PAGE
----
Binary numbers form the basis of computing systems. Binary numbers contain only the digits 0 or 1, or bits, where each bit represents a power of two. To convert binary to decimal, multiply each bit by its corresponding power of two and add the results.. Created by Pamela Fox.
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- 5:21"It took us 8 bits to represent a number that only took 2 digits to represent in the decimal system."
01010101 Uses 8 bits, but I can make it with 7: 1010101.
So if we can add 0's in the front, then can't I just say,
"It took us 8 bits to represent a number  that takes a whole 10 digits to represent  in the decimal system."
It would be nice if the video at least pointed out that you could do it in 7... anyone with me?(15 votes)
- From the author:That's a really good point. YouTube doesn't make it particularly easy to edit videos, but I'll try to edit it if I get the chance. I very much agree.(18 votes)
- How many bytes does it take to equal one KB(1 vote)
- Why do they leave the 0 there, typically its not supposed to do that, like I wouldn't say 010, I would just say 10.(0 votes)
- Binary numbers are generally only used in the context of computers which use a fixed number of bytes/bits to represent numbers. For example, a computer may use 32 bits to represent the number 13 even though 13 would only need 4 bits. This leaves 28 preceding 0s in the binary representation of 13. So, in general, we are less concerned about getting rid of preceding 0s when we write out binary numbers.(10 votes)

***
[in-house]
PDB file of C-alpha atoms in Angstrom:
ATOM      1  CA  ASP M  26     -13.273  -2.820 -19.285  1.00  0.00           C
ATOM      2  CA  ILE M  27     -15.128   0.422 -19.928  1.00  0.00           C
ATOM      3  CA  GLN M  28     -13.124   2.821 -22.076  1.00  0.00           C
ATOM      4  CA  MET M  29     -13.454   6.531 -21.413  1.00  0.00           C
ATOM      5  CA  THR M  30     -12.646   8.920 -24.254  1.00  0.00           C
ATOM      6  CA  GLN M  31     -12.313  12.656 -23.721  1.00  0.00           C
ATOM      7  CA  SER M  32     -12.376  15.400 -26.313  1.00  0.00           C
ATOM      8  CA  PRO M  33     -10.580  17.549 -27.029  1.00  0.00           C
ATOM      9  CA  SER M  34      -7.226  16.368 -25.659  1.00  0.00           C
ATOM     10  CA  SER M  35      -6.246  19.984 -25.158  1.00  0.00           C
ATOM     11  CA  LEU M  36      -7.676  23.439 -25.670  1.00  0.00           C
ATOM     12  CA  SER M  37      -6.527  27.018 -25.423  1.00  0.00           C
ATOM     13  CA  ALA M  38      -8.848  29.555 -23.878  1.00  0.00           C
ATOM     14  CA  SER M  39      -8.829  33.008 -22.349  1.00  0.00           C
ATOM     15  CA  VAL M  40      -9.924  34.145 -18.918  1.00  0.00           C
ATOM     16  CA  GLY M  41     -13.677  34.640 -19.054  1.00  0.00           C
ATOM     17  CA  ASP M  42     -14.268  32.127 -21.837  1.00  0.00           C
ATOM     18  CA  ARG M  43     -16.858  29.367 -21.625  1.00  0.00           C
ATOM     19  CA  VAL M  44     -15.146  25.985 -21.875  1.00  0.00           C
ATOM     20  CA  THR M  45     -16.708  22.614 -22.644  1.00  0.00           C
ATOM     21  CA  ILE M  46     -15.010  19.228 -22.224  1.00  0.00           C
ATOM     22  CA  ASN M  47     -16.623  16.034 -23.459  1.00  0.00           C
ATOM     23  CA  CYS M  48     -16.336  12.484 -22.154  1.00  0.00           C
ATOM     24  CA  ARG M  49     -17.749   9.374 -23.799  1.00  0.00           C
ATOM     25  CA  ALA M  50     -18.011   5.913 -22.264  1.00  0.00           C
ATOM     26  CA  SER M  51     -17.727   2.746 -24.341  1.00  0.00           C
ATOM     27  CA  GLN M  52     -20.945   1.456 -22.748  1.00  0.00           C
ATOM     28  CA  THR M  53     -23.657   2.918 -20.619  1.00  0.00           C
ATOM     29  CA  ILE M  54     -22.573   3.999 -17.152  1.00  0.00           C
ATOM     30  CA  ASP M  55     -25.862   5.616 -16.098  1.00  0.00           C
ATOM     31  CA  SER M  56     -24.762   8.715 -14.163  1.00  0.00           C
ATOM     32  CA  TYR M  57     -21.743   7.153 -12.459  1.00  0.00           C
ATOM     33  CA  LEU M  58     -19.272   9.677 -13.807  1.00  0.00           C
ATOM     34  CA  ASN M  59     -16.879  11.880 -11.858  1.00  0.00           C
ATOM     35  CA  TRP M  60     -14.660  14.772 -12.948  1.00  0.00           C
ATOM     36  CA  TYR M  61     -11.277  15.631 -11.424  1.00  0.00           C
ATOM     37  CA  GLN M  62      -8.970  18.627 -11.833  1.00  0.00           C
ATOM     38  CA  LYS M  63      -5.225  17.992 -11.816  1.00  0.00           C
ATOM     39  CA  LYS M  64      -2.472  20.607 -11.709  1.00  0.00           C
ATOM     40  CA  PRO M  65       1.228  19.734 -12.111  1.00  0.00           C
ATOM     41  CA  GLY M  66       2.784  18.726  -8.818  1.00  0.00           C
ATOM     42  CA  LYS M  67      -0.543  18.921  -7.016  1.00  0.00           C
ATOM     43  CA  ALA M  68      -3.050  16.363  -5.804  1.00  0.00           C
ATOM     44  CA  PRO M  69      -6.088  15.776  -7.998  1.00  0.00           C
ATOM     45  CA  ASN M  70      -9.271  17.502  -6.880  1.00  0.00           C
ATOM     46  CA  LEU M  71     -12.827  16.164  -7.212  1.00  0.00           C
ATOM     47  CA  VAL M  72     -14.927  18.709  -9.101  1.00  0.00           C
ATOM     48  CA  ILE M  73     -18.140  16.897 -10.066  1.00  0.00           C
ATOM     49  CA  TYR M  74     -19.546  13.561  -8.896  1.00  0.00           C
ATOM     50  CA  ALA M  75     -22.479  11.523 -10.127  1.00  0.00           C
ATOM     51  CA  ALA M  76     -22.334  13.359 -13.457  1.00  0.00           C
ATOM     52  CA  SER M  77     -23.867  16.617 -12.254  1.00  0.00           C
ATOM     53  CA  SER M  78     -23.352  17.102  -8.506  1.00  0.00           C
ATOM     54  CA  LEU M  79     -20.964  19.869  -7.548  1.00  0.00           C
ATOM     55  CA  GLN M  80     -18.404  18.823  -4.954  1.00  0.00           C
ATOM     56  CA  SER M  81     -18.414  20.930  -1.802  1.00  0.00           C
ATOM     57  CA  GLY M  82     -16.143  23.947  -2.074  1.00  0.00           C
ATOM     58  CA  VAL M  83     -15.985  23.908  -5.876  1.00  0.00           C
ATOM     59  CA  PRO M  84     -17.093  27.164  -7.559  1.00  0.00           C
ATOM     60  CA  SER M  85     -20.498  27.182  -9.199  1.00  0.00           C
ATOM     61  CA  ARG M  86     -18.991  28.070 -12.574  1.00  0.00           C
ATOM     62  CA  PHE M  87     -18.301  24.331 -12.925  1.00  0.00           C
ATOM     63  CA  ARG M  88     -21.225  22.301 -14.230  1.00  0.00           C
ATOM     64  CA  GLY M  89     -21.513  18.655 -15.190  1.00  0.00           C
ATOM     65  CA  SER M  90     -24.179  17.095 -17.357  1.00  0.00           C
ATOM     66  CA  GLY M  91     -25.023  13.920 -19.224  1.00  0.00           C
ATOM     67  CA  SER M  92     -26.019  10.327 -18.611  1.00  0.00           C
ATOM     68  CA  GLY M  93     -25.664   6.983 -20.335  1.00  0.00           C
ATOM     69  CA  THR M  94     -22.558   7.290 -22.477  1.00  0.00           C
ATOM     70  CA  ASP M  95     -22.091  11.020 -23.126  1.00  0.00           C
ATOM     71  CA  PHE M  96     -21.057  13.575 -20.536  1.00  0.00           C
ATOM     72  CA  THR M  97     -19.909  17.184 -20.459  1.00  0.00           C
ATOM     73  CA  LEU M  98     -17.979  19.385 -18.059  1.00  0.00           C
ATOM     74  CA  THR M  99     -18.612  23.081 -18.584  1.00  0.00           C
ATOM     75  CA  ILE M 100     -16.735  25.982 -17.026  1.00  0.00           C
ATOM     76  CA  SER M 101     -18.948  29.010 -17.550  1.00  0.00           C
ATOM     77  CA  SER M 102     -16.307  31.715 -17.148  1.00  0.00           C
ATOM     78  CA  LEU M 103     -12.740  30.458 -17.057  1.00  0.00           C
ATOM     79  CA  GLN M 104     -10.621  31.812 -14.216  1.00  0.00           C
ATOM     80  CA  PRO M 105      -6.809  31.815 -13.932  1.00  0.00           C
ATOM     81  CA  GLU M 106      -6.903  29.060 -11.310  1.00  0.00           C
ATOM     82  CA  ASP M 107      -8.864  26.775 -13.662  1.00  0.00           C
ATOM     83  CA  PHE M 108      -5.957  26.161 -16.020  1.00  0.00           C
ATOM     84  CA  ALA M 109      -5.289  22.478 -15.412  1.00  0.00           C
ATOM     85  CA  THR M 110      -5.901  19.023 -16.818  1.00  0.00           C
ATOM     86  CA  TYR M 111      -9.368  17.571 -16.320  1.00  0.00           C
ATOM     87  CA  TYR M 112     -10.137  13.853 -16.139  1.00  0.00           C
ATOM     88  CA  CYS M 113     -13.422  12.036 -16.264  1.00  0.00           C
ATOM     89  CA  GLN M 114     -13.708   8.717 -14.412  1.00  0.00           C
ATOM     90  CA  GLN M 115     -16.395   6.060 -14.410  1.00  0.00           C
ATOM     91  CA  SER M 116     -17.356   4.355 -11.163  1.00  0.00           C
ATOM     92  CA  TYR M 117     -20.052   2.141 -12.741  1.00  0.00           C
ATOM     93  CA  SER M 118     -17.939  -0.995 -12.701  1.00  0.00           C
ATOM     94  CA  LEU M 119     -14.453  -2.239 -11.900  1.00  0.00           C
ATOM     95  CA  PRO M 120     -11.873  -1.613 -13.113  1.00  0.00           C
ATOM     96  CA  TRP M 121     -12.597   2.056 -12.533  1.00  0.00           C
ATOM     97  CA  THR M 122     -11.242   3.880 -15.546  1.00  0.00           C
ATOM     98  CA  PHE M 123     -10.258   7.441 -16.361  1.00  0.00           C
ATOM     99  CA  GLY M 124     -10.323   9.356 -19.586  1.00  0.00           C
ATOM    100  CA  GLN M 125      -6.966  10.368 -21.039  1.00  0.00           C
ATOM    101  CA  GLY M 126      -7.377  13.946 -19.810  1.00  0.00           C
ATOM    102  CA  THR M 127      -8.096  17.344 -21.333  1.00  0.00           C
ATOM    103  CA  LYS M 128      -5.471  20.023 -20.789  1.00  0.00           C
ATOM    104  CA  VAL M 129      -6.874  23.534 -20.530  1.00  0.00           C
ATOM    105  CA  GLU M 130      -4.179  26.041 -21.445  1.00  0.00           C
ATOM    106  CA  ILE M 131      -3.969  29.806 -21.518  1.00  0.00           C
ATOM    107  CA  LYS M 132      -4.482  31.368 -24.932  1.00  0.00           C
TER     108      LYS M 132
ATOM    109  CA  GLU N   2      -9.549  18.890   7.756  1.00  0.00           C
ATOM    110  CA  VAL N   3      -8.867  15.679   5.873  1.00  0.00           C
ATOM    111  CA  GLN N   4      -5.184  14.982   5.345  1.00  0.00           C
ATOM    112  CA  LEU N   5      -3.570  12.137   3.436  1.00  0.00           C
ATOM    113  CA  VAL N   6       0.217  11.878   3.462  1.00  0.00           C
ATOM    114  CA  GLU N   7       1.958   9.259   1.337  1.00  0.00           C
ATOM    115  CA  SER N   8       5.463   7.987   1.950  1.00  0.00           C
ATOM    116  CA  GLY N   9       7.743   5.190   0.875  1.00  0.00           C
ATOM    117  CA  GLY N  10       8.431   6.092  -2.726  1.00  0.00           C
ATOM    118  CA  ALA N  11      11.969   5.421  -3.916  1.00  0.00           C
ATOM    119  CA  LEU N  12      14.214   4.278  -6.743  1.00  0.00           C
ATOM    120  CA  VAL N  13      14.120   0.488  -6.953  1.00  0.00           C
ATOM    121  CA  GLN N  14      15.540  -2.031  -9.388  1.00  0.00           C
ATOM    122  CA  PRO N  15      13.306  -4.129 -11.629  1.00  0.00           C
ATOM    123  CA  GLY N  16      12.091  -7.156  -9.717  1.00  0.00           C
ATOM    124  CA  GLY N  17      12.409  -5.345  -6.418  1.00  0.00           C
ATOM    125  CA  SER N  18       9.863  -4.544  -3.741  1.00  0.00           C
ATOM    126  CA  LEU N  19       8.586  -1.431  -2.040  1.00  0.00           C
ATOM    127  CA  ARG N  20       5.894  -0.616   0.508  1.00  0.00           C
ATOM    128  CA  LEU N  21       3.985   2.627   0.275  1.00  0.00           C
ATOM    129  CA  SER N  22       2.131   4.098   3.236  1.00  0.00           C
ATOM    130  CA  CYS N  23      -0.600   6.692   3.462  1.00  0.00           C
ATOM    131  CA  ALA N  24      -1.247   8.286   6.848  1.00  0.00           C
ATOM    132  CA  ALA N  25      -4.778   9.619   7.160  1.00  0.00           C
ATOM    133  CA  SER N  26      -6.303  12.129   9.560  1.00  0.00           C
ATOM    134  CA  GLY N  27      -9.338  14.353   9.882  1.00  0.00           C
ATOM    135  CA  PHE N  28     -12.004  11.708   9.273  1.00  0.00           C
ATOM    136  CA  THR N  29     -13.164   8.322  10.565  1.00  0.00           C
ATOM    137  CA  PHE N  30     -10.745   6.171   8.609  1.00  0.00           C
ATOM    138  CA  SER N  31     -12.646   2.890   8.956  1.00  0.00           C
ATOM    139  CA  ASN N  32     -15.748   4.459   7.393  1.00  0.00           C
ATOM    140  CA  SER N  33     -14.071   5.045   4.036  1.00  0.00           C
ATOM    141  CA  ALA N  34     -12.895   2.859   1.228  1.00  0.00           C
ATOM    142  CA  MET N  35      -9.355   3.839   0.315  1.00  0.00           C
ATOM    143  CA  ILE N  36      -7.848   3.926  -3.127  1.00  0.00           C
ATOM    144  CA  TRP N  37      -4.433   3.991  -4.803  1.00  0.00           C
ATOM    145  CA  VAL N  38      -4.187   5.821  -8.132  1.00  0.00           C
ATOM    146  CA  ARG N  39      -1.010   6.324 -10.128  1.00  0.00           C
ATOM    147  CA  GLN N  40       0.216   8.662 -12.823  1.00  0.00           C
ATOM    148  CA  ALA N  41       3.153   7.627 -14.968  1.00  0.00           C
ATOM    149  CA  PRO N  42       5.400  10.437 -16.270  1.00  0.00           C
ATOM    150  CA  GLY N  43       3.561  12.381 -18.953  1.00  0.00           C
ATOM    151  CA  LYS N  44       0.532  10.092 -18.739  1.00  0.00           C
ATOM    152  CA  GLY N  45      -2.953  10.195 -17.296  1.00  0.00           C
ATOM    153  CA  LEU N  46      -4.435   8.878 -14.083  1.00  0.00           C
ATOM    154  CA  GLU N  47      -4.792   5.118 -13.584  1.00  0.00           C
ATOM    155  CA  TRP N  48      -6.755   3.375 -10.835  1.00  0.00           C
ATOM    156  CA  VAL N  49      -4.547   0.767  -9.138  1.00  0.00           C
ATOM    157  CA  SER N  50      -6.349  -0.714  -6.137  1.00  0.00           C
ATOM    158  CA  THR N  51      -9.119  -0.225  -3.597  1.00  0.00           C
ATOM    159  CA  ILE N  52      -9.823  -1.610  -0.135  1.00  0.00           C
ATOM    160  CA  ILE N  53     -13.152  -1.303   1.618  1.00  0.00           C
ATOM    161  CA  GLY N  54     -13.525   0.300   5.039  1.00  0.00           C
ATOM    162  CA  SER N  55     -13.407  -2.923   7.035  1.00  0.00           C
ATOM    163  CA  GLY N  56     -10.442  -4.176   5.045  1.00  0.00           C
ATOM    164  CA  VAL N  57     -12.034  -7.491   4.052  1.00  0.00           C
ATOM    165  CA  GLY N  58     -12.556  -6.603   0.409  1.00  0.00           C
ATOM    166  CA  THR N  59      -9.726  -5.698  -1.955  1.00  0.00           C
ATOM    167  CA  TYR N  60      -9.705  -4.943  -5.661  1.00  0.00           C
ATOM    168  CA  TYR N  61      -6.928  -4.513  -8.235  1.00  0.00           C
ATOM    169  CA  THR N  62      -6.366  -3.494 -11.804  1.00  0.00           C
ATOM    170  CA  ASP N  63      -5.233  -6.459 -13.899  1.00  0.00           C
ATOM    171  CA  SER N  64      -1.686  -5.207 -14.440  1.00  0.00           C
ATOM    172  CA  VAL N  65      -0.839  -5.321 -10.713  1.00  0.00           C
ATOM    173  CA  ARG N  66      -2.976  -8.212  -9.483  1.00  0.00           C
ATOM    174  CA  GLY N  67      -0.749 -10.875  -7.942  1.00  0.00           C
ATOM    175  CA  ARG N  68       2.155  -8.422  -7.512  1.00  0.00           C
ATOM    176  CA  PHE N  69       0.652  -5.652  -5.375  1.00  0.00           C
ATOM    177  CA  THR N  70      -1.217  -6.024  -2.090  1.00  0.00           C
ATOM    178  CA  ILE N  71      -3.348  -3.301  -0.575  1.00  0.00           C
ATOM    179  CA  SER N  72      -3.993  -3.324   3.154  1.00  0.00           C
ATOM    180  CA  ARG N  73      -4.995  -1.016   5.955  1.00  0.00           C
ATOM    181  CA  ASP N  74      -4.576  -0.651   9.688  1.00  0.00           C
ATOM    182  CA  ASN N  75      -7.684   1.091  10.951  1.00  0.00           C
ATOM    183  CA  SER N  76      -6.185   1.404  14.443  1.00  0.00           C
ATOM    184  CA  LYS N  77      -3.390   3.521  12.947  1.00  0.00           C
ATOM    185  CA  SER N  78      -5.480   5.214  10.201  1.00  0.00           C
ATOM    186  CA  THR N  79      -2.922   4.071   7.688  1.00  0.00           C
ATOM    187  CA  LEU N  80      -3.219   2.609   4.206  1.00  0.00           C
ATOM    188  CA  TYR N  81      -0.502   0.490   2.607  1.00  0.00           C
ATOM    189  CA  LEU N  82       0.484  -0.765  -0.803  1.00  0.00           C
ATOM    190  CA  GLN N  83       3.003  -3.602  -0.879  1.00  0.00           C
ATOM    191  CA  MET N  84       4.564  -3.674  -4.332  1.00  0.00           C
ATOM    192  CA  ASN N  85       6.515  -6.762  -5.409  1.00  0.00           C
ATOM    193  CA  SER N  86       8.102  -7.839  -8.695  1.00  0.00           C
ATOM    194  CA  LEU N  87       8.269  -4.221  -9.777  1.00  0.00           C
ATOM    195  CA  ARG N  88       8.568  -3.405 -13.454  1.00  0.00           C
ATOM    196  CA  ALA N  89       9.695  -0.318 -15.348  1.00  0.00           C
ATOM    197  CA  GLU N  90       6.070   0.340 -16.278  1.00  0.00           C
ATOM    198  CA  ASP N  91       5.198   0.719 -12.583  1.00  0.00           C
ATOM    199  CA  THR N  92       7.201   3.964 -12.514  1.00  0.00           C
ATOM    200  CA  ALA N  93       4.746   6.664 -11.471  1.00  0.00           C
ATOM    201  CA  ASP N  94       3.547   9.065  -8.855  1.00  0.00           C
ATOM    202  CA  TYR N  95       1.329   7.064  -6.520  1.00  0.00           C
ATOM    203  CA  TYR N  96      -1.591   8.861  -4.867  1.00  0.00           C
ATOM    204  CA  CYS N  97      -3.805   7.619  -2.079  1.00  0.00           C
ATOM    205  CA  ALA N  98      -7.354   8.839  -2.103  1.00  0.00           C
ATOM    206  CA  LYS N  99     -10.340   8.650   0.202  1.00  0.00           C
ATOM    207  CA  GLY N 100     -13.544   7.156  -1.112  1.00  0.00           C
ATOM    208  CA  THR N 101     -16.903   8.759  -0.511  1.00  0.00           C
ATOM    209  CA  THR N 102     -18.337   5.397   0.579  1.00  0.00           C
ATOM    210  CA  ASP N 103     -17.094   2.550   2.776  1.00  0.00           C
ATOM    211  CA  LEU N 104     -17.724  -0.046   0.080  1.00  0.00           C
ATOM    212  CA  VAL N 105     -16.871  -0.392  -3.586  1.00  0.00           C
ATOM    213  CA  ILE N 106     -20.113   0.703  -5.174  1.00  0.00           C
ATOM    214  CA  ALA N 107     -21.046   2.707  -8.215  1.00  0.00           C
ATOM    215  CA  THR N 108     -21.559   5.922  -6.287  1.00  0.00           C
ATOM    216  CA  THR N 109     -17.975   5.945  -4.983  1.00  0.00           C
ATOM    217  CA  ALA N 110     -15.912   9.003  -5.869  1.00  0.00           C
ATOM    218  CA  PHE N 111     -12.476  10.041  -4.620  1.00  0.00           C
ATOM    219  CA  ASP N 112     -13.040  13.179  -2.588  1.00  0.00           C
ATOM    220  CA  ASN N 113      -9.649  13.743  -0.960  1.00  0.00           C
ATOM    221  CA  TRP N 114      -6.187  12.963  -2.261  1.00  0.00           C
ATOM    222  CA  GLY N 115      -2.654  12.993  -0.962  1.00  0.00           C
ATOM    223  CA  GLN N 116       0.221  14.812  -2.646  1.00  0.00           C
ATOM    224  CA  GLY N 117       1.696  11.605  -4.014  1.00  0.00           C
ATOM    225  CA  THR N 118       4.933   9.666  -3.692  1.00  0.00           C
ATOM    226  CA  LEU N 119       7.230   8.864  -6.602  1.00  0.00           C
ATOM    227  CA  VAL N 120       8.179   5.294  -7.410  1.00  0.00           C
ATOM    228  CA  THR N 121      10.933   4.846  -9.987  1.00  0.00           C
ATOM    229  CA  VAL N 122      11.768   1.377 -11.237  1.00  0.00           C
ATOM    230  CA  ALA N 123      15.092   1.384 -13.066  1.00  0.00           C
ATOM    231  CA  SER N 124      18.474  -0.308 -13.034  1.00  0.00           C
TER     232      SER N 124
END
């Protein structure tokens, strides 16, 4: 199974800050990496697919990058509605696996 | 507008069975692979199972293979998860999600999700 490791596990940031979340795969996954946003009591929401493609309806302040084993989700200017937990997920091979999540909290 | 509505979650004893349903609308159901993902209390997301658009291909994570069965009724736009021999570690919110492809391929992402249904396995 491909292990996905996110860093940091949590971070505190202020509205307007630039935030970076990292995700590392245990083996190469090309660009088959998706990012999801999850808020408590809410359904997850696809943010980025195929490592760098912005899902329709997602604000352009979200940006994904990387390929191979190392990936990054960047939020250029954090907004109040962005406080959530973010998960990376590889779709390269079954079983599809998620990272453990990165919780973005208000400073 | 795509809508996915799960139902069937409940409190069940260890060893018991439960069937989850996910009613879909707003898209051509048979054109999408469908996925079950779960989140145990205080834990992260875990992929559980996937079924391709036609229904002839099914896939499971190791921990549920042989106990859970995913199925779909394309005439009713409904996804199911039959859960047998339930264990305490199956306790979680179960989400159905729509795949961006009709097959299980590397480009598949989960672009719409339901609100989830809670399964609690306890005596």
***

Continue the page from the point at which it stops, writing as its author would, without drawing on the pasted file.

- how can represent the number 10389810 in binary language(2 votes)
- How we can represent 53426 into binary numbers??(1 vote)
= 2^15 + 2^14 + 2^12 + 2^7 + 2^5 + 2^4 + 2^1
= 1*2^15 + 1*2^14 + 0*2^13 + 1*2^12 + 0*2^11 + 0*2^10 + 0*2^9 +
0*2^8 + 1*2^7 + 0*2^6 + 1*2^5 + 1*2^4 + 0*2^3 + 0*2^2 +
1*2^1 + 0*2^0
= 1101000010110010(1 vote)
- how do you figure out how many bytes does it take to equal one KB?(1 vote)
- If you're making a binary number can you just make them all ones? Like if I wrote "1 1 1 1" would that be equal to 20, or would that not work, the numbers need to be ones and zeros?(1 vote)
- A binary number can consist of entirely 1s, so 1111 is a valid binary number. (However, 1111 is not equal to 20; it equals 15.) In fact, any number equal to 2^x - 1 (for any positive integer x) will be entirely 1s when written in binary.(1 vote)
- How are negatives represented in the binary system? Does the negative symbol (and other symbols and special characters for that matter) have its own binary code?(0 votes)
- To write a negative number represented in binary, we simply write a negative sign in front of it, like normal. Of course, computers can only store 1s and 0s so they cannot store a negative sign. Instead, computers can either use a single bit to represent a positive/negative sign, or use 2's complement representations.(5 votes)